nep-cse New Economics Papers
on Economics of Strategic Management
Issue of 2019‒06‒10
ten papers chosen by
João José de Matos Ferreira
Universidade da Beira Interior

  1. Going Green: Environmental Regulation, eco-innovation and technological alliances By F. Fusillo; F. Quatraro; S. Usai
  2. The innovative performance of firms in heterogeneous environments : the interplay between external knowledge and internal absorptive capacities By Crescenzi, Riccardo; Gagliardi, Luisa
  3. The relationship between government and business in the context of the formation of innovation clusters and ecosystems in Russia By Maracha, Vyacheslav (Марача, Вячеслав)
  4. Cross-border knowledge flows through R&D FDI: Implications for low- and middle-income countries By Amendolagine, Vito; Chaminade, Cristina; Guimón, José; Rabellotti, Roberta
  5. Business Dynamics, Knowledge Economy, and the Economic Performance of African Countries By Simplice A. Asongu; Voxi H. S. Amavilah; Antonio R. Andres
  6. Firm soundness and knowledge externalities: a comparative regional analysis By Giuseppe Arcuri; Nadine Levratto; Aziza Garsaa; Lara Abdel Fattah
  7. Academic inventors: collaboration and proximity with industry By Crescenzi, Riccardo; Filippetti, Andrea; Iammarino, Simona
  8. Ownership identity, strategy and performance: business group affiliates versus independent firms in India By Bhaumik, Sumon Kumar; Estrin, Saul; Mickiewicz, Tomasz
  9. The regional significance of university locations in Lower Saxony By Stöver, Britta
  10. Embodied and disembodied technological change: the sectoral patterns of job-creation and job-destruction By Giovanni Dosi; Mariacristina Piva; Maria Enrica Virgillito; Marco Vivarelli

  1. By: F. Fusillo; F. Quatraro; S. Usai
    Abstract: The literature on the determinants of green technologies (GTs) has already identified regulation as a key driver of environmental innovations. However, relatively little is known on how the regulatory framework affect the knowledge generation process. This paper contributes this literature by investigating the impact of collaboration networks and environmental regulation, and of their interaction, on the generation of green technologies. The empirical analysis is carried out on a newly constructed dataset of European firms over the period 2005-2012 and it is articulated in two steps. Firstly, we test the existence of a relationship between the environmental regulation, as measured by the OECD Environmental Policy Stringency index, and GTs, proxied by patent applications. We then employ a dynamic network analysis model to explore the dual role of GTs both as determinant of the collaboration network and as outcome of firm collaboration strategies. We find that, even though there exists a strong and positive relationship, the regulatory framework has not a direct effect on GTs but rather it stimulates firms to search for new qualified collaboration. Then, it is the nature and the structure of these collaborations that encourages firms to generate new green technological knowledge.
    Keywords: proximity;innovation networks;Green technologies;firms' strategies;environmental regulation;Dynamic Network Analysis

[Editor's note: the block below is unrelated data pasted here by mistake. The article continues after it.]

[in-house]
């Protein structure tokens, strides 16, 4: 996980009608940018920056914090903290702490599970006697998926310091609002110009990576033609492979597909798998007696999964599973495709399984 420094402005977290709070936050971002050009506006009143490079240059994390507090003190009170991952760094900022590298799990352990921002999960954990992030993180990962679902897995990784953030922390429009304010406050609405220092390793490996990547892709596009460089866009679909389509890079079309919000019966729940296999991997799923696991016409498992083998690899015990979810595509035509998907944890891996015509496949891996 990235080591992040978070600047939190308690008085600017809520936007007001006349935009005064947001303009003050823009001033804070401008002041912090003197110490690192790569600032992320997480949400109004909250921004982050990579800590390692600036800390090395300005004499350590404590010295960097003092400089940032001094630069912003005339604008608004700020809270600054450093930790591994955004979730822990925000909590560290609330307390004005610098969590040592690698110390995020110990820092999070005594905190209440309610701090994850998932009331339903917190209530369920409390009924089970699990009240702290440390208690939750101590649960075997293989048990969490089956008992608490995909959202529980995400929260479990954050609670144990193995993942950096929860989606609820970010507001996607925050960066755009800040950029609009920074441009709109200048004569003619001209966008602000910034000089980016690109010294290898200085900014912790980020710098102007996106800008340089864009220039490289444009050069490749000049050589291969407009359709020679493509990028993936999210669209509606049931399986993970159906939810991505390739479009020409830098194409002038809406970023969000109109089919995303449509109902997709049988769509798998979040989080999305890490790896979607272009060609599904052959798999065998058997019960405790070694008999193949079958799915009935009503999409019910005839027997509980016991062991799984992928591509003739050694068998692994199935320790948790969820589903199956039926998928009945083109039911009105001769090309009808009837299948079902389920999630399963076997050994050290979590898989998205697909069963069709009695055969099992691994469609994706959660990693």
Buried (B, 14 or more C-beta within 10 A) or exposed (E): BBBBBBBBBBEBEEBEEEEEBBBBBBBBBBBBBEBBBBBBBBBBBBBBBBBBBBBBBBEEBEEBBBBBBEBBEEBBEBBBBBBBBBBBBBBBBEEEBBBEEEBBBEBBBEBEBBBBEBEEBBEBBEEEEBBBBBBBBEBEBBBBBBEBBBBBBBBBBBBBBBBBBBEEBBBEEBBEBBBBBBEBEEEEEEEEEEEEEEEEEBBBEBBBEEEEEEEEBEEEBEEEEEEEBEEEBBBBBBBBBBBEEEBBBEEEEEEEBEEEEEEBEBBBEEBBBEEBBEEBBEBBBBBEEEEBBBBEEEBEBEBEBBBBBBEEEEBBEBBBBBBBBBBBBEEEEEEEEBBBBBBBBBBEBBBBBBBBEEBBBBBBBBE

Date: 2019
  2. By: Crescenzi, Riccardo; Gagliardi, Luisa
    Abstract: This paper investigates the link between firm-level innovative performance and innovation prone external environments where knowledgeable individuals tend to cluster. Organizational ambidexterity and absorptive capacities (potential and realized) make it possible for firms to leverage the availability of external knowledge and boost their innovation performance. The empirical analysis focuses on England and is based on a novel combination of Community Innovation Survey (CIS) firm-level data and patent data. The results show that only firms complementing potential and realized absorptive capacities are able to take advantage of favorable external environments by actively combining internal and external sources of knowledge.
    Keywords: Innovation; Geography of innovation; Absorptive capacities; Exploration and exploitation
    JEL: J1
    Date: 2018–05–01
  3. By: Maracha, Vyacheslav (Марача, Вячеслав) (The Russian Presidential Academy of National Economy and Public Administration)
    Abstract: Based on the formation of innovative clusters and ecosystems in Russia, the network organization and system principles for transforming the relationship between the state and innovative business are considered. The focus focuses on the formation of innovation clusters and ecosystems as collaborative communities, the transition to a “cluster management organization” as a new advanced form of organization of the innovation process, as well as government policy to support such a transition along with government and business relations in this context.
    Date: 2019–05
  4. By: Amendolagine, Vito (Università di Pavia); Chaminade, Cristina (Lund University); Guimón, José (Autonomous University of Madrid); Rabellotti, Roberta (Università di Pavia)
    Abstract: R&D related foreign direct investments represent a powerful mechanism for cross-border knowledge sharing that can stimulate the process of technological catch-up. However, low-income countries and smaller middle-income countries remain largely excluded from this kind of global flows of knowledge. In this chapter, we discuss the motivations and implications of this type of FDI for low and middle income countries, building on a critical review of the existing literature and analyse the trajectory of R&D FDI during the period 2003-2017 by region and industry. The data is used as a point of departure to discuss potential policies specially tailored for low and middle income countries and their capacity to attract and anchor R&D related FDI for technological catch up. The paper finalizes outlining a future research agenda.
    Keywords: Foreign Direct Investment; Technology driven FDI; International technology transfer; South-South FDI; Developing countries; Less developed countries; Emerging Economies; Innovation policy
    JEL: O19 O24 O32 O57
    Date: 2019–06–07
  5. By: Simplice A. Asongu (Yaoundé/Cameroon); Voxi H. S. Amavilah (REEPS, Arizona, USA); Antonio R. Andres (Ostrava, Czech Republic)